Comfrey: weed or useful plant?
Comfrey is called a weed in many places. However, it is some times referred to, by ‘permie’ ‘practitioners, as “the permaculture plant”. It can be used in many ways, in the garden as fertiliser, mulch or as a weed suppressor or inhibitor; as a compost activator, as fodder and in herbal remedies. So, what is it? What are the benefits to growing comfrey? What should those who grow it be aware of? Is it really worth the “trouble? This article will look at some of the pros and cons of growing comfrey and give you the basics to make a decision for yourself.
What is comfrey?
Comfrey is a fast-growing, herbaceous perennial. In colder climates, it may disappear for the winter then come back to life again in Spring. It has a thick, expansive root system, with a large tap root which, in some varieties, will grow two or three metres into the soil. Each comfrey plant can grow up to 1.2 metres wide. The plant has large, hairy leaves and pink, blue or white flowers in late spring. Originally from Asia and Europe, there are around 25 varieties, most are self-seeding. It has been widely cultivated and used for nearly 2,500 years as a fertiliser, medicinal plant and as fodder.
Historic uses of comfrey
As its common name, “knitbone”, suggests, it was widely used in traditional medicine. Pulverised leaves, mixed with hot water, were made into a poultice and applied to the body on breaks, wounds, sprains, burns, arthritis, etc. As a tea, it was used as a blood coagulant, often for menstrual pain, a treatment for ulcers and a treatment of maladies of the lungs.
While I have used comfrey in a poultice myself without any ill-effect that I’m aware of, the plant does contain chemicals that can be absorbed through the skin and which may cause liver damage, cancer or death. It is not recommended for use on broken or damaged skin, by pregnant or breast-feeding women, or for those with liver disease of any kind.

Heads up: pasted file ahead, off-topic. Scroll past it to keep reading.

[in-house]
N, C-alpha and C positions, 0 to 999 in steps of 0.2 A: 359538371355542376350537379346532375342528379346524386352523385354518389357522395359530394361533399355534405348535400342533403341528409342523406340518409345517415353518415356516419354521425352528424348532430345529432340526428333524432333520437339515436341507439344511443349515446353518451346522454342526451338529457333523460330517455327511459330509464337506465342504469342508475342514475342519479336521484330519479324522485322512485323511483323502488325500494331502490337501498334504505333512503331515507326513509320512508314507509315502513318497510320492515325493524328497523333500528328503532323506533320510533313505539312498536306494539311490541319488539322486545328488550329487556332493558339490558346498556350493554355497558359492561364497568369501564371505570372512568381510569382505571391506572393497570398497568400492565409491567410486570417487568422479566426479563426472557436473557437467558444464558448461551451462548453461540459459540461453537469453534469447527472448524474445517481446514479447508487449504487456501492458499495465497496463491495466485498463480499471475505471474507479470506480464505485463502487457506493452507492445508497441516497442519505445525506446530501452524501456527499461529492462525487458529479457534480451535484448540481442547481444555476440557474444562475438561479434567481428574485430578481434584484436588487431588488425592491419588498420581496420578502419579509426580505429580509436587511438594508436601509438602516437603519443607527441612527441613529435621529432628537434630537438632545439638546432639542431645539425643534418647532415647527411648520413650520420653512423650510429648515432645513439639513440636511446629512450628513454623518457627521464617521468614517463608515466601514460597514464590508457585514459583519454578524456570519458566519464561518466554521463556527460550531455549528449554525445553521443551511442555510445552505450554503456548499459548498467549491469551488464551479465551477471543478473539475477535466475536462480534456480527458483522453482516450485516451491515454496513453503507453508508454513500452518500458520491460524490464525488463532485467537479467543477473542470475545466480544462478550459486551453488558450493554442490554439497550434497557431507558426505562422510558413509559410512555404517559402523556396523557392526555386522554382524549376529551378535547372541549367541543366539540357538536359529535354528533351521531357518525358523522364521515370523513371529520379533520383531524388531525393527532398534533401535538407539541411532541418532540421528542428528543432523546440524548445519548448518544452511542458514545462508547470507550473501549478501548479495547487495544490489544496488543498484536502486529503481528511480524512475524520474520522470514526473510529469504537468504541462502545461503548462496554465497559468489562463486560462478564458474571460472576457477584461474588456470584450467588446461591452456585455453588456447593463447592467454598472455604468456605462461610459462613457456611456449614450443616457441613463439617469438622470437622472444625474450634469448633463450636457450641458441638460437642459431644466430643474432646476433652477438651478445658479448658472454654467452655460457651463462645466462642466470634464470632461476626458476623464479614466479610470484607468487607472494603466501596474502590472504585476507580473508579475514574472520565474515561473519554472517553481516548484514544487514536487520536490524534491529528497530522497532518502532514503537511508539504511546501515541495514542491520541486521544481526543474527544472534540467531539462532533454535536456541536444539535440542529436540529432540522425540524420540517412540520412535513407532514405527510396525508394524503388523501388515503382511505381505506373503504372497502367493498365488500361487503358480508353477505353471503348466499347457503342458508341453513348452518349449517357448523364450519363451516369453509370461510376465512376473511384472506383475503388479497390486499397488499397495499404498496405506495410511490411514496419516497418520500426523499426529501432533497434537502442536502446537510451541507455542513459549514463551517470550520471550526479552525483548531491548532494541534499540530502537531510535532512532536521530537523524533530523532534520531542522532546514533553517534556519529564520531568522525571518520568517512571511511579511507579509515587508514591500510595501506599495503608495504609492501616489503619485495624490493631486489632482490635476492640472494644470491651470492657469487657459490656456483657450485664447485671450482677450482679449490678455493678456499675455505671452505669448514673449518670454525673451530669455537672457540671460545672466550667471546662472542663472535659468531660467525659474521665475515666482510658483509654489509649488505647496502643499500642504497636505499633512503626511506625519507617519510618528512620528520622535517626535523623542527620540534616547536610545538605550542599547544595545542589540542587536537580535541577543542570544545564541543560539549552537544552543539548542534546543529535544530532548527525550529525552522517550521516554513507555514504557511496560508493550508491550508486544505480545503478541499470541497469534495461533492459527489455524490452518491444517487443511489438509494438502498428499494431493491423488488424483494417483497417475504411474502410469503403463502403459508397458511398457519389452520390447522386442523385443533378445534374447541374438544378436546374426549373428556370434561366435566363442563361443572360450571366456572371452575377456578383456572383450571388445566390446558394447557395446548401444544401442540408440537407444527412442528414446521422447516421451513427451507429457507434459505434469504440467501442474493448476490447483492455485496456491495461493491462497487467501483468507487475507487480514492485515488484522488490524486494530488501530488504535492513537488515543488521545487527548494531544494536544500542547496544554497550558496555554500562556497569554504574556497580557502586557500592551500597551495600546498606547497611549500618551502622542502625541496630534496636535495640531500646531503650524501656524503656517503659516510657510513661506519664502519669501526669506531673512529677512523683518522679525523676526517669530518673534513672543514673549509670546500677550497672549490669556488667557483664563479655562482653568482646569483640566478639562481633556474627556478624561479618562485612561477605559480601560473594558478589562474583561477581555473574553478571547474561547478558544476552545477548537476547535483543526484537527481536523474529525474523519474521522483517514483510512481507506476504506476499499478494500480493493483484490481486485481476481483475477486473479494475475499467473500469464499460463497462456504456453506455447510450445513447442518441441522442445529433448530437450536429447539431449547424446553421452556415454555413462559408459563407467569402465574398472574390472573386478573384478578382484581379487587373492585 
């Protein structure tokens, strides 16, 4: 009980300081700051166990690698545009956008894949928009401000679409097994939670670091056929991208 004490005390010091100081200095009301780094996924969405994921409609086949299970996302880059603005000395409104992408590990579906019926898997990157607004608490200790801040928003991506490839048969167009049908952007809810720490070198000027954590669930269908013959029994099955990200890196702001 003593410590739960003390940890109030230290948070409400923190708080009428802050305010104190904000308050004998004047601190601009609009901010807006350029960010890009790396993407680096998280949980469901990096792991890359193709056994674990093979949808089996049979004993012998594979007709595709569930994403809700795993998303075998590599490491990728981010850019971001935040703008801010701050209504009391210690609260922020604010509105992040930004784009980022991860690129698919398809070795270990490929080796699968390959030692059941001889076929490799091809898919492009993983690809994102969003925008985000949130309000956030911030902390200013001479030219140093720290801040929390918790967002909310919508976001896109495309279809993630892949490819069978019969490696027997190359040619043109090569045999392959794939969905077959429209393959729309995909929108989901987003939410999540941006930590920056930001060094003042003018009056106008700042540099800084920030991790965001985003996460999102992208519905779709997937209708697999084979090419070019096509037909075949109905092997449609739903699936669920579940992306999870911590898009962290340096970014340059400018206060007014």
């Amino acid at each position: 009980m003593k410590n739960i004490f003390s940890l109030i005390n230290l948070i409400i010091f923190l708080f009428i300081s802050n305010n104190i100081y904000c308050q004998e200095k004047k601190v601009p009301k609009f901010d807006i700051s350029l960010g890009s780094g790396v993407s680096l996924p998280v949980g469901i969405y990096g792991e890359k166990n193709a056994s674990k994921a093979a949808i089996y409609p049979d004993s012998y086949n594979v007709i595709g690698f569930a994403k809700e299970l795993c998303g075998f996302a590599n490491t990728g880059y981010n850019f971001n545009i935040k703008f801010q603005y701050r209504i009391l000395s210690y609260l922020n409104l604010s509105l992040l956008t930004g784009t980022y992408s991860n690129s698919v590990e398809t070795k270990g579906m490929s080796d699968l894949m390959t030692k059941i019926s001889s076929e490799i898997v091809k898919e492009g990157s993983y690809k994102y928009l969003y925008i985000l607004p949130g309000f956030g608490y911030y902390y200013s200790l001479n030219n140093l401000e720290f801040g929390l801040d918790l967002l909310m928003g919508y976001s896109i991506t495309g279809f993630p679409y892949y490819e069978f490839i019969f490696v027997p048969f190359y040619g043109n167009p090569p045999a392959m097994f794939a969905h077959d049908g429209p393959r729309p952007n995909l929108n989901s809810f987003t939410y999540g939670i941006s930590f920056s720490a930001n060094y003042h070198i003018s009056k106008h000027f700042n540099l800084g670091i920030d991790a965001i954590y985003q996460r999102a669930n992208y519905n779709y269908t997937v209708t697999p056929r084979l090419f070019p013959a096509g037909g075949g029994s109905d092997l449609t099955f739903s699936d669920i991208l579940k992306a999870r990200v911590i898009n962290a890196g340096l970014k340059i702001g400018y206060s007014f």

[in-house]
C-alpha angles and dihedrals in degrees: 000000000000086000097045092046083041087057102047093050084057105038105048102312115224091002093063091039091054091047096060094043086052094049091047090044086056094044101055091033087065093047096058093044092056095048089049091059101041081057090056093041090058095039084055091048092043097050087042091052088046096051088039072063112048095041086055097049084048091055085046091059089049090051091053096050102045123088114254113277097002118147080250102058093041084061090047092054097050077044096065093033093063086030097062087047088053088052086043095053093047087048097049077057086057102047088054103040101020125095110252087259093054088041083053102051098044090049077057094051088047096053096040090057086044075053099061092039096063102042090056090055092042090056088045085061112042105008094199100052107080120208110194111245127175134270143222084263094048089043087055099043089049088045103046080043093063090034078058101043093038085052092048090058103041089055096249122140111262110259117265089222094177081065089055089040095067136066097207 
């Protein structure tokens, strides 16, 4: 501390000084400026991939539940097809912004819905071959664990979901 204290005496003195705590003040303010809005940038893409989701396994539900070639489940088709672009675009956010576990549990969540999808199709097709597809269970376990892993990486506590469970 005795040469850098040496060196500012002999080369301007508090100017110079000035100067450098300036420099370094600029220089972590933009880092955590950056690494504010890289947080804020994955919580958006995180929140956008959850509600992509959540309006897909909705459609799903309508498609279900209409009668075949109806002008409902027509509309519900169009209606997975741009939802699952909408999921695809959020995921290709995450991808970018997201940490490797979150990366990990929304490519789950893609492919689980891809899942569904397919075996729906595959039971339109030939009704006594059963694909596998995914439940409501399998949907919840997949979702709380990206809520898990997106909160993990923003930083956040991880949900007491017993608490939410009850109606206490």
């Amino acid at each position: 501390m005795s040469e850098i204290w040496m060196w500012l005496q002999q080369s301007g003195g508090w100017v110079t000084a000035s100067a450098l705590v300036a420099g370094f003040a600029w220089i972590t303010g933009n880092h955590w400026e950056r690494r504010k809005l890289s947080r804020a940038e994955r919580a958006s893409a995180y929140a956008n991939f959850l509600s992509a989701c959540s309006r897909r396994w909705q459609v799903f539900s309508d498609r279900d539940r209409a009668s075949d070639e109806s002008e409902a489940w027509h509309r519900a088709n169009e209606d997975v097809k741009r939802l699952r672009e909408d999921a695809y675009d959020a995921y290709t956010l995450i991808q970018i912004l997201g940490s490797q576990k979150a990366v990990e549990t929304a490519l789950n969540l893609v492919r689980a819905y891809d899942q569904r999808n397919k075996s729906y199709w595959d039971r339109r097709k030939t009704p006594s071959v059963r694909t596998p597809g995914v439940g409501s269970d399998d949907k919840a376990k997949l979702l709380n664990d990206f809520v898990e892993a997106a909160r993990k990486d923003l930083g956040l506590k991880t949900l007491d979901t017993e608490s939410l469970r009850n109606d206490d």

Permaculture uses of comfrey
So, is comfrey really “the permaculture plant?
Comfrey can be used for animal feed in small quantities only – the toxic chemicals that caused comfrey to be temporarily banned in Australia and New Zealand for a short period of time (7 Dec 2015-1 March 2016) can affect animals. Chickens, typically, won’t eat fresh leaves (which are covered in silica) but if the leaves are cut and wilted for a day or two, they will. Comfrey is a great source of protein and is lower in fibre than grass. Introduce very small amounts and increase slowly — but keep the percentage of comfrey in their total diet very small. (Disclaimer: I am not a vet so please research comfrey yourself before feeding it to your animals. The information I have presented here comes from this site among others).
in the garden
Comfrey is known as a “dynamic accumulator”. The long tap root “mines” the soil deep down, below the root zone of other plants, and brings up minerals that those plants can’t reach. Of course, those minerals must be present for the roots to access them; it is not such a ‘wonder’ plant that it can manufacture minerals itself. It is also worth noting that while the plant is alive and the leaves are still attached to the plant, comfrey keeps all that nutrient abundance to itself!
However, even an unpruned plant has beneficial uses: its large leaves shade the soil, discouraging weeds from growing. The thick mass of roots can be used around the edges of guilds or garden beds to keep other species out. Your lawn, for example, will not invade your garden bed if there is a hedge of comfrey between them.
So how do we access all that nutrient?
There are several ways to use the benefits of comfrey’s accumulation:
- as a “chop and drop” mulch: prune the plant back during the growing season and chop and drop the leaves on the garden where you want the nutrients released. Comfrey is high in nitrogen, phosphorus and potassium, so it’s a great mulch for you vegetables. It will suppress the weeds while providing a slow-release fertiliser as it breaks down.